Wednesday, May 12, 2010

Airline Crash in Libya Kills 103

An Afriqiyah Airways A330-200 crashed in Libya, killing 103 on board during landing at Tripoli. A 10 year old boy survived.

Here is the Wikipedia entry on Afriqiyah Airways, which is based in Libya.

Here is the Afriqiyah Airways notice on the crash.

This is the second fatal crash of an Airbus A330-200 within a year. Last June, an Air France A330 bound from Rio de Janeiro to Paris crashed in the Atlantic, killing 228.

It's great that a child survived today's crash -- but news accounts that focus on the "miracle" of the survivor (how I hate that word, having once survived an air crash that killed 154) and not on the central catastrophe represent the continuing trivialization of journalism that has been wrought by cable news, it seems to me.


1 comment:

Jerry said...

The focus on one survivor, while, as you say, misguided, is not a new phenomenon. I was a young man in Brooklyn in 1960 when planes from United and TWA collided killing 134, but leaving an 11 year old boy as an initial survivor. There was much coverage about the "miracle" of his success. Everything wrong about journalism can't be blamed on cable.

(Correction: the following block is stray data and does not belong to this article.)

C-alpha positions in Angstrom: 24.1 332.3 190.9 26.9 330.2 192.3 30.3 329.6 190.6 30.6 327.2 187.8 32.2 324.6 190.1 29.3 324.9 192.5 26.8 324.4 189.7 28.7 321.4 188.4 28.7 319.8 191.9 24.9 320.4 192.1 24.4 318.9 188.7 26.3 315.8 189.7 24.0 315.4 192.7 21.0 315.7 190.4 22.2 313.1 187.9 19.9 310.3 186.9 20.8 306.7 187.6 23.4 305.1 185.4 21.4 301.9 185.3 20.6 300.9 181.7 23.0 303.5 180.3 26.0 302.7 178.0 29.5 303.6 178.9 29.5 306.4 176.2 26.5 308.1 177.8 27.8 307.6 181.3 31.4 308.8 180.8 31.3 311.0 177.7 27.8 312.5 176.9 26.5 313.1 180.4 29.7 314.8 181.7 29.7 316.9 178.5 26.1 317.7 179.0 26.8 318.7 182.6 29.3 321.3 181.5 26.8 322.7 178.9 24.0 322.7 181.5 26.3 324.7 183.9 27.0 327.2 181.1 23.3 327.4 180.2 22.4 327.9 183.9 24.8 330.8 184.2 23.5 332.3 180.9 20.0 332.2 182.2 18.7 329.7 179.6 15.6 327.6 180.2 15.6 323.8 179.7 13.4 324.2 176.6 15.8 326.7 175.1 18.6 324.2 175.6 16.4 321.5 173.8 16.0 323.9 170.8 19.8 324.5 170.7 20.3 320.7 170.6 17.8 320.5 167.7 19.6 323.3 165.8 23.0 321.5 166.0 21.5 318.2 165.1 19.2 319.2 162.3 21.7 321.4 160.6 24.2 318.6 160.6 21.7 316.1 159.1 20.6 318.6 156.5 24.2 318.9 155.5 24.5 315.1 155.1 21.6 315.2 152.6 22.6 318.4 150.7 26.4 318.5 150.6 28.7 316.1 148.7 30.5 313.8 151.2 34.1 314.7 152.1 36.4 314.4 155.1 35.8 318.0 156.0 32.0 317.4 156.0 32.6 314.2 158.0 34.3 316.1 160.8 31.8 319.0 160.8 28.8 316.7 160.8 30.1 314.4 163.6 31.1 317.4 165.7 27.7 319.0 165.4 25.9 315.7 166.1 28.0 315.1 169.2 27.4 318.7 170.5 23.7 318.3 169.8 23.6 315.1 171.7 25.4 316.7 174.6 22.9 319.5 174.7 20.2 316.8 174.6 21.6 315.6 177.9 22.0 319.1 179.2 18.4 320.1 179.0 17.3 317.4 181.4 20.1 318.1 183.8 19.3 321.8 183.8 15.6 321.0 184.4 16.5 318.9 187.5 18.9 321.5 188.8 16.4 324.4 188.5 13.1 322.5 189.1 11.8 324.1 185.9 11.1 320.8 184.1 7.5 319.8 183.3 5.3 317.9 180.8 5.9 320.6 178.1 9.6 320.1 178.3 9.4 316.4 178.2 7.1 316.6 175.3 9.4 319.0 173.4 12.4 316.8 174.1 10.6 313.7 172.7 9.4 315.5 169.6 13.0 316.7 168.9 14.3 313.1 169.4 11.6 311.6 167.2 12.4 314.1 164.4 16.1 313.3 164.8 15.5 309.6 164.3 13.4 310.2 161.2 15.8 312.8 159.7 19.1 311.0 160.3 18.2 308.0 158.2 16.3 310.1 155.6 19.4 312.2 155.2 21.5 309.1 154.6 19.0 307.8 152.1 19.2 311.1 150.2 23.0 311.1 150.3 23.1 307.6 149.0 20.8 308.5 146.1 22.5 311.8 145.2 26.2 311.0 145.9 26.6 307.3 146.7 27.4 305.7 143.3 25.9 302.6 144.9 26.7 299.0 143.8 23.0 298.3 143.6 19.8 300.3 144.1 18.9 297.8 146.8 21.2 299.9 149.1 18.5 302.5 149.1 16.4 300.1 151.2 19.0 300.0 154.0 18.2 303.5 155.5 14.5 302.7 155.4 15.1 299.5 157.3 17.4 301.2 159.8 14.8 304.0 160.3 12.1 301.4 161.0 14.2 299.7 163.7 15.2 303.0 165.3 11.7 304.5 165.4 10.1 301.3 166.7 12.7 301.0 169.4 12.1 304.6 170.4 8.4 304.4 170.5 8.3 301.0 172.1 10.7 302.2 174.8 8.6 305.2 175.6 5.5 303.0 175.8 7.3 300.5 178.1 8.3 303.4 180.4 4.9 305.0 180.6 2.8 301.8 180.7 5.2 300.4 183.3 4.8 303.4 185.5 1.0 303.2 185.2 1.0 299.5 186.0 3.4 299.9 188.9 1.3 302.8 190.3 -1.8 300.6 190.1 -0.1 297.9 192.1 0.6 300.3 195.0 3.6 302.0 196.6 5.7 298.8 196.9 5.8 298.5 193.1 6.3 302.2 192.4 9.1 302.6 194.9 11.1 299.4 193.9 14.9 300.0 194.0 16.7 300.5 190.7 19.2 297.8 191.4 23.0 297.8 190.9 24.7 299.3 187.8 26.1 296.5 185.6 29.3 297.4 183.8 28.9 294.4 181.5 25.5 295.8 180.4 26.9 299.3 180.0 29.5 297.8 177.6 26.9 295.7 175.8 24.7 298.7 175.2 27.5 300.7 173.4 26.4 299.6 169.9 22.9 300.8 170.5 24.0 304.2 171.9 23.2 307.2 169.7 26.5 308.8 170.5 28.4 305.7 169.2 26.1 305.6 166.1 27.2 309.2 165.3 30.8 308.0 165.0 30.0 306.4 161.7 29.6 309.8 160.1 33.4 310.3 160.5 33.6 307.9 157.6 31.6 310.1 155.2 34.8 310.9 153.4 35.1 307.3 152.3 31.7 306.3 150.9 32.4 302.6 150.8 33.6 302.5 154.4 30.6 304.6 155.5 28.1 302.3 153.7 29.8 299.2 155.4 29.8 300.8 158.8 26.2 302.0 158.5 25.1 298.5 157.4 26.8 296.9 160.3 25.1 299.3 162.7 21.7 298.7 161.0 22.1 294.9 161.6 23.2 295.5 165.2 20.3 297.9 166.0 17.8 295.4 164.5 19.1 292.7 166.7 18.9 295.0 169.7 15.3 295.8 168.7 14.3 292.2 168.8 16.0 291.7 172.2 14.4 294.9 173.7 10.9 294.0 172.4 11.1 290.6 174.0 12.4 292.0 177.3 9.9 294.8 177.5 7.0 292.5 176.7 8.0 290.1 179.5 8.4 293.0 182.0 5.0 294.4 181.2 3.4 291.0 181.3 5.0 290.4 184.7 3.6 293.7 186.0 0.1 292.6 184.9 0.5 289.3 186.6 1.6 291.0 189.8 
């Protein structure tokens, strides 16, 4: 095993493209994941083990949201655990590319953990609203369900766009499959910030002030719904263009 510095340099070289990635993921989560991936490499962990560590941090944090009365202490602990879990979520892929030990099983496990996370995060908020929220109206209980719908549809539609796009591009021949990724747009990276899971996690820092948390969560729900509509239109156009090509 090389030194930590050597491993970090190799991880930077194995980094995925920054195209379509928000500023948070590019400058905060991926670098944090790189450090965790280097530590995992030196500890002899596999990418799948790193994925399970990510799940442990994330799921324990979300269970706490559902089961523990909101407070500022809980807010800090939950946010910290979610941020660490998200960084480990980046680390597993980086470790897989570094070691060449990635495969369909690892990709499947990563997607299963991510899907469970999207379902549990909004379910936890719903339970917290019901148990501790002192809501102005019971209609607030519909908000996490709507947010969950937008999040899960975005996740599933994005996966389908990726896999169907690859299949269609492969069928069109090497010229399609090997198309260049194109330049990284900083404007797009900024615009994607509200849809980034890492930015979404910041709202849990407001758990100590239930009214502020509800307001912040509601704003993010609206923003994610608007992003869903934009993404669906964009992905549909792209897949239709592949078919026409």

Here's what the NY Times said:

One boy was found alive in the snow in Park Slope: Stephen Baltz of Wilmette, Ill., a suburb of Chicago. He had been flying alone; his parents rushed to his bedside, The Times reported:

“This was his first excursion alone,” Mr. Baltz told doctors. … He said his son had tried to smile but could not.

“We are grateful to the Almighty for this miraculous thing that has happened to our son and we have heartfelt sympathy for all those who are not as fortunate as we are,” Mr. Baltz said.

The boy’s face was covered with medication for the burns suffered in the crash, and his left leg was broken. The burns also were on his chest, left arm and back.

Churchgoers on that Friday night, during the Christmas season, carried newspapers with Stephen’s picture and prayed for him. Calls flooded the hospital from New Yorkers offering their blood for transfusions for the boy. Throughout the night, the nurse at his bedside would later remember, he would wake up and speak, sounding healthy.

In the end, Stephen was too badly burned to survive. He remained the crash’s sole survivor for only a night, dying at 10 a.m. Saturday morning. But for that one night, he was the source of hope for a city where two planes had gone down.